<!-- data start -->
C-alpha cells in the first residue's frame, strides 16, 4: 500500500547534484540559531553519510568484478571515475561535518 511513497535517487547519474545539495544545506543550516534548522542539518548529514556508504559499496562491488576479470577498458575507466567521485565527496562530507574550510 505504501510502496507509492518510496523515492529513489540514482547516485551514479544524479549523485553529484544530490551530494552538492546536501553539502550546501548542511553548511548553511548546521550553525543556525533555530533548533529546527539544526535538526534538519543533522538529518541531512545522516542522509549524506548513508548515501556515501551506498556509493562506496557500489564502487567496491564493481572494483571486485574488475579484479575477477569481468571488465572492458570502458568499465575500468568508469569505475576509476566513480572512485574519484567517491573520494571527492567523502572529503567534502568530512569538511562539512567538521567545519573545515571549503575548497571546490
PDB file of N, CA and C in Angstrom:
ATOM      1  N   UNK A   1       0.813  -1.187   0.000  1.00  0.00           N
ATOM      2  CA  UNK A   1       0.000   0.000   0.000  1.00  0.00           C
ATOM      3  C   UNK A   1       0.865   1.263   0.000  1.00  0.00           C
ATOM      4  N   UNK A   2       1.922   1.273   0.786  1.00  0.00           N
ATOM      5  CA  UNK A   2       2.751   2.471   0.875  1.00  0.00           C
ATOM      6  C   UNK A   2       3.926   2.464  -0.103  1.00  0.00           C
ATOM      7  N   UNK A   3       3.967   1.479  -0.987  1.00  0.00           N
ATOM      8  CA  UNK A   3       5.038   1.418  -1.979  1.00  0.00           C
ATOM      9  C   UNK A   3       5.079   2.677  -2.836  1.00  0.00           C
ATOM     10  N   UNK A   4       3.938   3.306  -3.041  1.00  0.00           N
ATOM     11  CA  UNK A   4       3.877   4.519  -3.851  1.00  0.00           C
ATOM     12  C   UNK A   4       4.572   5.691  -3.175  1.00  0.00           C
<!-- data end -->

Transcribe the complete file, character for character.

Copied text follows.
C-alpha cells in the first residue's frame, strides 16, 4: 500500500547534484540559531553519510568484478571515475561535518 511513497535517487547519474545539495544545506543550516534548522542539518548529514556508504559499496562491488576479470577498458575507466567521485565527496562530507574550510 505504501510502496507509492518510496523515492529513489540514482547516485551514479544524479549523485553529484544530490551530494552538492546536501553539502550546501548542511553548511548553511548546521550553525543556525533555530533548533529546527539544526535538526534538519543533522538529518541531512545522516542522509549524506548513508548515501556515501551506498556509493562506496557500489564502487567496491564493481572494483571486485574488475579484479575477477569481468571488465572492458570502458568499465575500468568508469569505475576509476566513480572512485574519484567517491573520494571527492567523502572529503567534502568530512569538511562539512567538521567545519573545515571549503575548497571546490
PDB file of N, CA and C in Angstrom:
ATOM      1  N   UNK A   1       0.813  -1.187   0.000  1.00  0.00           N
ATOM      2  CA  UNK A   1       0.000   0.000   0.000  1.00  0.00           C
ATOM      3  C   UNK A   1       0.865   1.263   0.000  1.00  0.00           C
ATOM      4  N   UNK A   2       1.922   1.273   0.786  1.00  0.00           N
ATOM      5  CA  UNK A   2       2.751   2.471   0.875  1.00  0.00           C
ATOM      6  C   UNK A   2       3.926   2.464  -0.103  1.00  0.00           C
ATOM      7  N   UNK A   3       3.967   1.479  -0.987  1.00  0.00           N
ATOM      8  CA  UNK A   3       5.038   1.418  -1.979  1.00  0.00           C
ATOM      9  C   UNK A   3       5.079   2.677  -2.836  1.00  0.00           C
ATOM     10  N   UNK A   4       3.938   3.306  -3.041  1.00  0.00           N
ATOM     11  CA  UNK A   4       3.877   4.519  -3.851  1.00  0.00           C
ATOM     12  C   UNK A   4       4.572   5.691  -3.175  1.00  0.00           C